• October 9, 2018

    When A Justice's Vote Is Pivotal, Politics Rules: Study

    A closely divided high court is more likely to hand down decisions that were determined on ideological grounds and were intended to reshape the law, rather than relying on legal precedent, new research shows.

  • October 9, 2018

    Legal Tech Download: A Lawsuit-Generating Chatbot

    The world of legal technology is quickly evolving, with new products coming to market in rapid succession. Here, Law360 takes a look at five recent developments.

  • October 9, 2018

    Chicago Courts Join Judiciary's Sex Harassment Reckoning

    After disciplining a judge for allegedly sexually harassing a prosecutor, Chicago's court system this month is set to hold its first-ever training on sexual harassment for all of its nearly 400 judges, part of a growing trend in state courts as they grapple with #MeToo.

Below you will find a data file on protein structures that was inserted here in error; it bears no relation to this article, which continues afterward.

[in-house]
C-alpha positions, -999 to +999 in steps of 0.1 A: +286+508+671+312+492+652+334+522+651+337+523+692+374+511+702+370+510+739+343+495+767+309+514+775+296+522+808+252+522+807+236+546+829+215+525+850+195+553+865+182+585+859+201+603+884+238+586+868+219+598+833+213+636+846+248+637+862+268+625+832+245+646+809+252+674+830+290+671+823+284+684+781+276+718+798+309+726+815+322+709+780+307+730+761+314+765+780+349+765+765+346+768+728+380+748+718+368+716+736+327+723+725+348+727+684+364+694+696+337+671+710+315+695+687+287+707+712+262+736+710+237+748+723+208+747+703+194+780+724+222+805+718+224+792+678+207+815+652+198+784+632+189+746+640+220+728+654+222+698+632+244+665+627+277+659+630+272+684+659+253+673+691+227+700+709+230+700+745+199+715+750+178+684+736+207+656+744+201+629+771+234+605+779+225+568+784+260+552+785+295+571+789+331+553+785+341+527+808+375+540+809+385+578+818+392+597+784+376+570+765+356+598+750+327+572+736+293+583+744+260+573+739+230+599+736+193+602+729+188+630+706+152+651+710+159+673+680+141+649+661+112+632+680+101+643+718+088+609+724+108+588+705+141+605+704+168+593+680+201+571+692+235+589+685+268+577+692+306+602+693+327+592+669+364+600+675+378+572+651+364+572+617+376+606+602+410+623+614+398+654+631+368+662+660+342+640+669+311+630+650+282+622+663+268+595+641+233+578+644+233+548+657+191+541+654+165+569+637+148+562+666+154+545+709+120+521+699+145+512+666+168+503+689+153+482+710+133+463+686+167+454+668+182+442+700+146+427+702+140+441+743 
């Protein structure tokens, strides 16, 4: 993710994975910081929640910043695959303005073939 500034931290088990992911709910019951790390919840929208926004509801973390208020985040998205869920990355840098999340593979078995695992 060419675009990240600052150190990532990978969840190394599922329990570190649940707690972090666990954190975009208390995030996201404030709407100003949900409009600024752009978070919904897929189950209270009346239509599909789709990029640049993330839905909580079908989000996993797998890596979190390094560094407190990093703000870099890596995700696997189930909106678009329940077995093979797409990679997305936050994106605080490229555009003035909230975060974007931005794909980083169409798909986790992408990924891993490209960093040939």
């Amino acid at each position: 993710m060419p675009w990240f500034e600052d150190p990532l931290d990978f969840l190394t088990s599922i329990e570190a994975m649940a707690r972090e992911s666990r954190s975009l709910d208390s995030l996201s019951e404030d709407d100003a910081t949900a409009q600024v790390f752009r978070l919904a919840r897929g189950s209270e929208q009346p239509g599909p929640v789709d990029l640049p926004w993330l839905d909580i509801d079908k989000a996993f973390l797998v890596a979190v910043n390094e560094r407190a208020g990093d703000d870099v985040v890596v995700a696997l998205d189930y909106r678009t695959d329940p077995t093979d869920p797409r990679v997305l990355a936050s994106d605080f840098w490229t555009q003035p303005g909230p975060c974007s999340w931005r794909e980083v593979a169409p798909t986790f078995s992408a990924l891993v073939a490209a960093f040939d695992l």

• October 9, 2018

    Dorsey & Whitney Names New Managing Partner

    Minneapolis-based Dorsey & Whitney LLP on Tuesday named Bill Stoeri, a trial lawyer who has worked at the law firm for more than 30 years, as its new managing partner starting next year.

  • October 9, 2018

    Justice Kavanaugh Not Shy At 1st Supreme Court Arguments

    Justice Brett Kavanaugh got off to a quick start at the U.S. Supreme Court following a rocky confirmation battle over sexual misconduct claims that divided the nation, asking numerous questions Tuesday at his first pair of oral arguments just days after he was sworn in as President Donald Trump’s second appointee to the high court.